For decades now, most political parties across the political spectrum had been vocal about ending the monopoly of Agriculture Produce Committees (APMCs) in buying farmers’ produce. For long their high compulsory charges ranging from 6.5% to 8.5% of the value of produce sold—without the corresponding value added services or providing robust access to markets have been faulted. Politicians, both national and regional, had been promising to repeal the state laws creating the APMCs, while the Central government, for over a decade, has been suggesting adoption of a model APMC law prepared by it.

Now that the NDA government, first by 3 Presidential ordinances in June 2020 and then through as many parliamentary approved bills, has brought in the requisite legal framework, the same political bodies have conveniently chosen to forget their hitherto stated positions. Almost suddenly they have begun to see faults and issues so far not visible to them, and are resurrecting arguments for continuance of APMCs and the Essential Commodities Act,1955 as applied to a handful of food products.

In a nutshell, the new law Farmers’ Produce Trade and Commerce (Promotion & Facilitation) Act, 2020 has allowed farmers to bypass state controlled market yards run by APMCs without the payment of the exorbitant service charges, cesses and surcharges and instead sell their crops anywhere in the country including through electronic markets (like eNAMs). Under the Farmers (Empowerment and Protection) Agreement on Price Assurance and Farm Services Act, 2020, farmers now have the choice of entering into contracts for selling produce, up to five years in duration, with agri businesses. To attract private investments in cold storages and other warehouses, supply of several commonly consumed food items under the amended EC Act, can be regulated by the state governments in extraordinary conditions of wars and famines, and strict stock limits imposed only when market prices increase steeply.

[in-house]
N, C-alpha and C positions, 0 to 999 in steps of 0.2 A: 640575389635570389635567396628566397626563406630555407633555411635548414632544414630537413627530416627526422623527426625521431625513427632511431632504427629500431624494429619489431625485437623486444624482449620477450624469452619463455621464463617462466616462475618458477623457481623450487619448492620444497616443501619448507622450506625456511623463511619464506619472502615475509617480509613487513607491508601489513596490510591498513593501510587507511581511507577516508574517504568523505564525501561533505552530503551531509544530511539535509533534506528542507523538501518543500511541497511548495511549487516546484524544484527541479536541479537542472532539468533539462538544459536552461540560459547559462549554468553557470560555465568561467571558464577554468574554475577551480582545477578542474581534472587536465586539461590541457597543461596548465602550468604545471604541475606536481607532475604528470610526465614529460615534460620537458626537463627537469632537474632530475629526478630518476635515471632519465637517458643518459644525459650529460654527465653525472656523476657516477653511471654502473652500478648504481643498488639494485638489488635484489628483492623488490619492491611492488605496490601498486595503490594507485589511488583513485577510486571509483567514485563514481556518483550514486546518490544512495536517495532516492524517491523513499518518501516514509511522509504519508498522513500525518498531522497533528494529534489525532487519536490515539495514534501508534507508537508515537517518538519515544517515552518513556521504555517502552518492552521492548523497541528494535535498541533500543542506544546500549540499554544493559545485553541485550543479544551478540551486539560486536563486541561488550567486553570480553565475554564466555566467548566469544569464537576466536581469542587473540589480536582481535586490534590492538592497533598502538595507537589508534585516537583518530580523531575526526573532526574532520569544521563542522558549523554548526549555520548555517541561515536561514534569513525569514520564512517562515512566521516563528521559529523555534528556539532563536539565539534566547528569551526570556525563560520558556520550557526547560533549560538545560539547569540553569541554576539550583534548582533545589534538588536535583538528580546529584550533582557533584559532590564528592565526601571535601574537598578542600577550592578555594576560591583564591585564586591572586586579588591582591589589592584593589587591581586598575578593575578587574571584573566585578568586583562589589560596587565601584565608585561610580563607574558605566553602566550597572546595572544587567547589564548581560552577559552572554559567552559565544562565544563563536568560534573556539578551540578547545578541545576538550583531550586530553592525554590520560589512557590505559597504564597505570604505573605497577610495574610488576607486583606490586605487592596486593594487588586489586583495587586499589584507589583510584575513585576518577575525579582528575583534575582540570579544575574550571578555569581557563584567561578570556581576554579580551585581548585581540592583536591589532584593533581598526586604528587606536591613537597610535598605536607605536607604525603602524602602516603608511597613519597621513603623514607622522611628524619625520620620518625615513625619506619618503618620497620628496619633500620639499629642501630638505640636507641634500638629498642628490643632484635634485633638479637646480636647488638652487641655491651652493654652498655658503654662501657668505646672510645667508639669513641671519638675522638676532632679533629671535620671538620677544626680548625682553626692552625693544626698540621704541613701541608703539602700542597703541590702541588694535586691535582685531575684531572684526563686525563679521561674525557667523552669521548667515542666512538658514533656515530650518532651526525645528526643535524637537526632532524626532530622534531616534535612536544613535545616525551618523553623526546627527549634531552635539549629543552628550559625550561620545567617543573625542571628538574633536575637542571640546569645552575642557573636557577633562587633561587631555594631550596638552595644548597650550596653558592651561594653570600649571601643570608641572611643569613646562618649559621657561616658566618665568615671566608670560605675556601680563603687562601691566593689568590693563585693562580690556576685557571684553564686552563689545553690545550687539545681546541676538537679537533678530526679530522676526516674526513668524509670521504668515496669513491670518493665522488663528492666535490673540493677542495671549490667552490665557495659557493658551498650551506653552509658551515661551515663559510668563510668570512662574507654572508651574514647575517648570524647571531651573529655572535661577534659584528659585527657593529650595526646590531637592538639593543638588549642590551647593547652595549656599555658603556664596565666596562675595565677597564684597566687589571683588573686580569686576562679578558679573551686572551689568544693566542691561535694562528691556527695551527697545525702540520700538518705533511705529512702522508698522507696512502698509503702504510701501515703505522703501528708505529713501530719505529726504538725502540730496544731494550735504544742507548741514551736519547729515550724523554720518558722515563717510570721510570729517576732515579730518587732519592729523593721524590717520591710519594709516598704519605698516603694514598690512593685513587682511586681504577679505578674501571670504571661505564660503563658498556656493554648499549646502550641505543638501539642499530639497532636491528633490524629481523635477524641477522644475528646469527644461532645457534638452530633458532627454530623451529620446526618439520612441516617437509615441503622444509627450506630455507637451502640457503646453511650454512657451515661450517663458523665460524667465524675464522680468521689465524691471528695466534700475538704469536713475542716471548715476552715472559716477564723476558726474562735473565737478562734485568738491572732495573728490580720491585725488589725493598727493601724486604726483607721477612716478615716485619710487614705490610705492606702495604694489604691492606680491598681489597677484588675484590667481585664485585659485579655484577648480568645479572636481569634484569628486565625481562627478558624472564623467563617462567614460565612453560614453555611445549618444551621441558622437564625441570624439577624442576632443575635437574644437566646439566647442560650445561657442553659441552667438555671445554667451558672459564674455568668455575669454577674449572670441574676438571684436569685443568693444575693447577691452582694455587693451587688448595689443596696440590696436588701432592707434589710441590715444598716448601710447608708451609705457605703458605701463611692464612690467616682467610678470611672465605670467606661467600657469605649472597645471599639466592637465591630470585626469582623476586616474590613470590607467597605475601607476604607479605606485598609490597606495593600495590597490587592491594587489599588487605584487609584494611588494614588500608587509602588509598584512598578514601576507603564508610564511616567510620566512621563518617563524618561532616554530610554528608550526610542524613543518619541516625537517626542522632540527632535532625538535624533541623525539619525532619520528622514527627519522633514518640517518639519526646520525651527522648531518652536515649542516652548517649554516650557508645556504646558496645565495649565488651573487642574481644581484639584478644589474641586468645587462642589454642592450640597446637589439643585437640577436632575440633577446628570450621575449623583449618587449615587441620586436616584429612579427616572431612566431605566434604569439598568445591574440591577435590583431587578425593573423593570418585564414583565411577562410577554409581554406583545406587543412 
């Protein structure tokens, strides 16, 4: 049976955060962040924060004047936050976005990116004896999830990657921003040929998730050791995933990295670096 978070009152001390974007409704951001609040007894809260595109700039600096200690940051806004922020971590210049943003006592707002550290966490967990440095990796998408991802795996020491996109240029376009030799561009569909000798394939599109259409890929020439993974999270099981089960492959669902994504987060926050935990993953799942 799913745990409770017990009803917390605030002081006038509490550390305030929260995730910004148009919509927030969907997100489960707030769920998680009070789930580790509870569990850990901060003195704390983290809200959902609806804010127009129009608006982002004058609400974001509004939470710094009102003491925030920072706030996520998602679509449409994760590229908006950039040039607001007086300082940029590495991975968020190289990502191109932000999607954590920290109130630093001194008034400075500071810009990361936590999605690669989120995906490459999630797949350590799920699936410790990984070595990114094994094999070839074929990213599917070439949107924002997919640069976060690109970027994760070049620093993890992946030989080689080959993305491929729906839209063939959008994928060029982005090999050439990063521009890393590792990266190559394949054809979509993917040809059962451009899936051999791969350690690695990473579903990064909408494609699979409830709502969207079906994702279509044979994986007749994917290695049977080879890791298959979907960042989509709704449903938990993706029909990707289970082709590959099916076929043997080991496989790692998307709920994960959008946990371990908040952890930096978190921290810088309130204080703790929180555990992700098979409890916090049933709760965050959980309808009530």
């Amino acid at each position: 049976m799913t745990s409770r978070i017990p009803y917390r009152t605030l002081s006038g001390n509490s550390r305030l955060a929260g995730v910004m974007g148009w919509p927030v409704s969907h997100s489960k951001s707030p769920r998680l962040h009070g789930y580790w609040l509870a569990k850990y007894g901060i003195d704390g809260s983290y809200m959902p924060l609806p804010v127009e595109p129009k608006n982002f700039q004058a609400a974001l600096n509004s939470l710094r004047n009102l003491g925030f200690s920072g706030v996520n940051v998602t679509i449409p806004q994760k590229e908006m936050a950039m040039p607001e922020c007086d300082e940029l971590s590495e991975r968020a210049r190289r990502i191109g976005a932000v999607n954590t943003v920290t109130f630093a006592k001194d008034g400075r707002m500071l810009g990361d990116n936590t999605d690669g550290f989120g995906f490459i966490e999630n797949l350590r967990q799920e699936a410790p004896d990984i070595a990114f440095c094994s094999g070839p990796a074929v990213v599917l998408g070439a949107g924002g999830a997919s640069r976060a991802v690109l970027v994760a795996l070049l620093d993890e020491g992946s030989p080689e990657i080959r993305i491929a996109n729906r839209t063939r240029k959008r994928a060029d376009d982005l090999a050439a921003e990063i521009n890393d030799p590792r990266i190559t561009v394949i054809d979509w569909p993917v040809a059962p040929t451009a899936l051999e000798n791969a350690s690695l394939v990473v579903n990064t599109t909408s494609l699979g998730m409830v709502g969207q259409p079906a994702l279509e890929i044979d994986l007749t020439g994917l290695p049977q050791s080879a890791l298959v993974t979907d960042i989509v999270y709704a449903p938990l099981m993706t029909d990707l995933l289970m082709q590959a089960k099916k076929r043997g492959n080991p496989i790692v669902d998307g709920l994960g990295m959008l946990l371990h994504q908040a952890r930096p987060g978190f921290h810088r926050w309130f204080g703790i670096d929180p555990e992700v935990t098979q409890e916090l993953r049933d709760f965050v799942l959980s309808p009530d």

The new marketing regime, which many agri experts are comparing to the watershed 1991 liberalisation for manufacturing and trade, provides farmers with an alternative option to sell, besides envisaging the development of an elaborate countrywide technology based network of marketplaces, warehouses and cold supply chain. To support such post harvest measures and processing facilities through 10,000 new Farmers’ Producer Organisations, states and individual entrepreneurs, the Central government has launched a Rs 1 trillion (one lakh crore) Agricultural Infrastructure Fund Provision of options to sell the produce to buyers other than APMCs, can potentially increase the values a farmer can realise from his sales which, in wheat, are currently estimated by researchers at IIM, Ahmedabad at a mere 2.7% of marketable surplus for marginal farmers and 30% for medium and large farmers.